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THE UNIVERSE: SEASONS 1-3
Blu-ray Edition

Review by Michael Jacobson

Narrator:  Erik Thompson
Director:  Douglas J. Cohen
Audio:  Dolby Digital Stereo
Video:  Anamorphic Widescreen 1.78:1
Studio:  A&E
Features:  See Review
Length:  2115 Minutes
Release Date:  September 29, 2009

Shows ***1/2

Is there any subject too big for Blu-ray to contain?  How about…The Universe?

A&E gave us a taste of the History Channel’s popular science series that mixed fact, speculation, and an over-the-top sense of proportion to the scariness and vastness of everything when they release the first season on Blu-ray a year ago.  Now, they’ve unleashed the full power of the medium, bringing us all 43 episodes from the first three years on one terrific 10 disc set that will keep any fan busy for days, if not weeks.  In fact, I’m rethinking my description of “over-the-top”…can anything be too much when talking about the universe?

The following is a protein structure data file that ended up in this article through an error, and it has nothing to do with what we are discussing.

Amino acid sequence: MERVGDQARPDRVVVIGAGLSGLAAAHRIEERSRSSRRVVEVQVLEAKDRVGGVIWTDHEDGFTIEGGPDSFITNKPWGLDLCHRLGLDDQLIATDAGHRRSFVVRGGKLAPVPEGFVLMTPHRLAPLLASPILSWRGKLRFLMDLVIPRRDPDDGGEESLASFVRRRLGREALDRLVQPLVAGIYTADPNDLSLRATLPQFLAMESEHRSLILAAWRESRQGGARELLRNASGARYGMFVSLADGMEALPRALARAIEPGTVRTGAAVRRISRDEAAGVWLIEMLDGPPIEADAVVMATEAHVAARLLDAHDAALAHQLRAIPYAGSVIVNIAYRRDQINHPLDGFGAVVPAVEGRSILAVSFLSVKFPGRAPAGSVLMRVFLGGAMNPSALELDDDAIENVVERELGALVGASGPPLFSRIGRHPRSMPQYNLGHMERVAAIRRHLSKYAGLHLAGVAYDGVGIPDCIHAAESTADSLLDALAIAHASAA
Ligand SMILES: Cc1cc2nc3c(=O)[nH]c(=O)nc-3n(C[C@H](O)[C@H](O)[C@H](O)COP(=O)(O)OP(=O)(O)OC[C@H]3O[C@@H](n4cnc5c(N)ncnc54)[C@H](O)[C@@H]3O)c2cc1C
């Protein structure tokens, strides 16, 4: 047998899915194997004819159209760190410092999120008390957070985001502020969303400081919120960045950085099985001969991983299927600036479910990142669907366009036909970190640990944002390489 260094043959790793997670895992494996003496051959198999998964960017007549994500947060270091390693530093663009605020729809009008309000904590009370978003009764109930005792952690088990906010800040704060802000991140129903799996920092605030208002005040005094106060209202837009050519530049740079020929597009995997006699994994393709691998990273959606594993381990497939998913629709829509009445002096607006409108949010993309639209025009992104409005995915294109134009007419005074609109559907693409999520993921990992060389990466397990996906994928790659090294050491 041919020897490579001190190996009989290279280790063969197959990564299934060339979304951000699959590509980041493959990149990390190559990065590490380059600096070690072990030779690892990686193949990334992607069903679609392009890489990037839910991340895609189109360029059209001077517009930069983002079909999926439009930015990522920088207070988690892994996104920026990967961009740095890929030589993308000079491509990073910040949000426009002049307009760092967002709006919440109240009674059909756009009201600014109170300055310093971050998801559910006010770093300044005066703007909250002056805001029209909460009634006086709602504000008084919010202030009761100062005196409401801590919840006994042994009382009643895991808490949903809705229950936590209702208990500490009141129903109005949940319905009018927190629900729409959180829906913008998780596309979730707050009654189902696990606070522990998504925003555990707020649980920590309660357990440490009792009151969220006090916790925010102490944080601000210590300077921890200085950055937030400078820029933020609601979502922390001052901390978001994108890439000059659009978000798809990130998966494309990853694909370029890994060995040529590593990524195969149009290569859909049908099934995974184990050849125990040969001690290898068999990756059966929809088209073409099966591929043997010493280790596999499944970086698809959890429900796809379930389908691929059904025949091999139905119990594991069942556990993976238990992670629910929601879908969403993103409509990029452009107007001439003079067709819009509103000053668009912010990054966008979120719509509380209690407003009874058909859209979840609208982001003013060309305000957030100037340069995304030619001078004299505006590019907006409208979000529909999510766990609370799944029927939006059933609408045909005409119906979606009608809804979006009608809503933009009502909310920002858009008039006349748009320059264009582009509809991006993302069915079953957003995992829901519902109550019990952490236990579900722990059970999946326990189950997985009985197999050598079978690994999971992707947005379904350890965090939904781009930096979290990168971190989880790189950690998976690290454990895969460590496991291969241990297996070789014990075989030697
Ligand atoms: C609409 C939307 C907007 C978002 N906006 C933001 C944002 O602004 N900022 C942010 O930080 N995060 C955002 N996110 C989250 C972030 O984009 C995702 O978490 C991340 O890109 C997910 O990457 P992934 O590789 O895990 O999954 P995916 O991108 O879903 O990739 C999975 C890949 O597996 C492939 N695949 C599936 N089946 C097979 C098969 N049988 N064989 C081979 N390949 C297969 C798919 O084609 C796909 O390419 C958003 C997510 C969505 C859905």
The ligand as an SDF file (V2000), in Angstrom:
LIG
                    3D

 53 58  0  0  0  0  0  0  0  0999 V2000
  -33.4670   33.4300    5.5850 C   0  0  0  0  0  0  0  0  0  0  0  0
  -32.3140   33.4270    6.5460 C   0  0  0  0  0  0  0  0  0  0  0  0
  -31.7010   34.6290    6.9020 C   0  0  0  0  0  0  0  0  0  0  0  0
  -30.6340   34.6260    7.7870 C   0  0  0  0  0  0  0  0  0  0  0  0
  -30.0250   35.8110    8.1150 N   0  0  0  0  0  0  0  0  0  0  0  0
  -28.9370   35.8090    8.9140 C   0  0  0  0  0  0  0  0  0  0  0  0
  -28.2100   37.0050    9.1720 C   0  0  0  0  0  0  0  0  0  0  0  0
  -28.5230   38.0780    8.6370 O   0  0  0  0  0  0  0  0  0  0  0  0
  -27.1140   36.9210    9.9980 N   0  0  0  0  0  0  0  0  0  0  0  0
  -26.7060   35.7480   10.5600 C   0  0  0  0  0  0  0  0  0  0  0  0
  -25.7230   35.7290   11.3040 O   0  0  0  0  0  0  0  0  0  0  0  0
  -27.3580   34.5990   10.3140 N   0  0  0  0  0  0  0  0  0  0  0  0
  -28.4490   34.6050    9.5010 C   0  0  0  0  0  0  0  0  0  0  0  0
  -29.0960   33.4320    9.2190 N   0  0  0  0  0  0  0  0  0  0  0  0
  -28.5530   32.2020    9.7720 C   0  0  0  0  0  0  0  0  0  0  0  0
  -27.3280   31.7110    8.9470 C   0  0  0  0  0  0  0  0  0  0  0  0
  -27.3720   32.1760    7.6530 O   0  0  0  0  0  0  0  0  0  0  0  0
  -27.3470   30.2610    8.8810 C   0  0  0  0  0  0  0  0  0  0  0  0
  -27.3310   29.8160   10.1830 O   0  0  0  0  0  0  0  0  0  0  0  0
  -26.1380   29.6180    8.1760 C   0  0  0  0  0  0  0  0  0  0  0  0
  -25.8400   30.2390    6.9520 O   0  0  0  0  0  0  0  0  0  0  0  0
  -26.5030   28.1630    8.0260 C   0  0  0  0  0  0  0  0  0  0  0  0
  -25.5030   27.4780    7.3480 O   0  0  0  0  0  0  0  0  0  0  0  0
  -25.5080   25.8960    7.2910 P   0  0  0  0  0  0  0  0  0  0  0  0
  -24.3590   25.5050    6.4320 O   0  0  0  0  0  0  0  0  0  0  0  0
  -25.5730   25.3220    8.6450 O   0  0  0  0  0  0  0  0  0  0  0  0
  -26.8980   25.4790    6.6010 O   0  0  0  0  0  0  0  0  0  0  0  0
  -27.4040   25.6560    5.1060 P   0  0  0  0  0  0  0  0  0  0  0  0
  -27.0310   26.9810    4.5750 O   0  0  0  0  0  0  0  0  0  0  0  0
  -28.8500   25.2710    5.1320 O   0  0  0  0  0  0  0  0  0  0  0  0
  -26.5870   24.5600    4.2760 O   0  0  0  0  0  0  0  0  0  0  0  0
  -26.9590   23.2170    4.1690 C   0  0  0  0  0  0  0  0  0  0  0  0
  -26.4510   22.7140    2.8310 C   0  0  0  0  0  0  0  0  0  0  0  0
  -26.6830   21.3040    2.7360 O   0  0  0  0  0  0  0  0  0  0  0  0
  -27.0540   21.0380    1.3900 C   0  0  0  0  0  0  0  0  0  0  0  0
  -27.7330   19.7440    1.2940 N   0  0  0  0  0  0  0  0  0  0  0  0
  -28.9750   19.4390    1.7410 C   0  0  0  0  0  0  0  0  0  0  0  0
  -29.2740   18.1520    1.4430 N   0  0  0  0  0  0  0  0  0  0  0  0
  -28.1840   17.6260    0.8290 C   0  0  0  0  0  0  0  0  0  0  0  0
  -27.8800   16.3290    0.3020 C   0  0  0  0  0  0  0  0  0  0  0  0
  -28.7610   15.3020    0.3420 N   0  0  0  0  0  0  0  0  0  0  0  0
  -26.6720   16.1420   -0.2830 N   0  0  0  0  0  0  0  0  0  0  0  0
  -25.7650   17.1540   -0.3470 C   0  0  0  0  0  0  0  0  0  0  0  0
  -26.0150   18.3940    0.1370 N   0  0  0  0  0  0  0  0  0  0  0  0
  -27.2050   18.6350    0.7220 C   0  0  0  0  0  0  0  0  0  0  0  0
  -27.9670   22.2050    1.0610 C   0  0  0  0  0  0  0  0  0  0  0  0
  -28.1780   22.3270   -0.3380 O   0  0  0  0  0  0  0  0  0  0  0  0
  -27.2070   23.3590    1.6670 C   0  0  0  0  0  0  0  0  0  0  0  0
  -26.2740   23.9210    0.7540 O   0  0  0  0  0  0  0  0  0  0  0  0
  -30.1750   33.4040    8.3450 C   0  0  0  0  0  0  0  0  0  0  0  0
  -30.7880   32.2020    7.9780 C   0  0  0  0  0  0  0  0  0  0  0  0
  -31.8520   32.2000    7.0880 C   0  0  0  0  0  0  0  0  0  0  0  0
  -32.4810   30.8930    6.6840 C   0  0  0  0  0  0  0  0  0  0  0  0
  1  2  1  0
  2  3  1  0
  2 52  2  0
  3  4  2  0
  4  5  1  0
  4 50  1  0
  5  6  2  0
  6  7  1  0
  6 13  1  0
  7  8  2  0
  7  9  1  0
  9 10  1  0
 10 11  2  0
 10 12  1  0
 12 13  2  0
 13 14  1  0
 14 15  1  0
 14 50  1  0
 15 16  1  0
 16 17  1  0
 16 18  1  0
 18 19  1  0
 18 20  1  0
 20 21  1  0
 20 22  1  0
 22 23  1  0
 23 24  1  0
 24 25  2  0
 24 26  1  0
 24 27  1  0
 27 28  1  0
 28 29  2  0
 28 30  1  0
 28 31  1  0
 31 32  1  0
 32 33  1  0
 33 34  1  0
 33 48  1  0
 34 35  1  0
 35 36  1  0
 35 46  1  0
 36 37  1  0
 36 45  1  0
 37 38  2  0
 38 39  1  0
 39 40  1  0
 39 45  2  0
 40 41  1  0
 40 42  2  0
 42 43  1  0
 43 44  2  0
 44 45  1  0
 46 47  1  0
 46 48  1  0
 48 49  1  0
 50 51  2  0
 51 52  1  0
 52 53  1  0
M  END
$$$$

The first season, which we reviewed back when it was released alone, is a good beginning, staying mostly within the confines of our own galaxy and discussing our neighbors in space.  We learn a great deal about the moon, Mars, Venus, Jupiter and more.  Mars has fascinated mankind for centuries since it’s the planet closest to us and can often be seen at night with the naked eye.  Could the red planet have once housed life?  Is Mars a key to our past, or to our future?  Or are we reading way too much into it?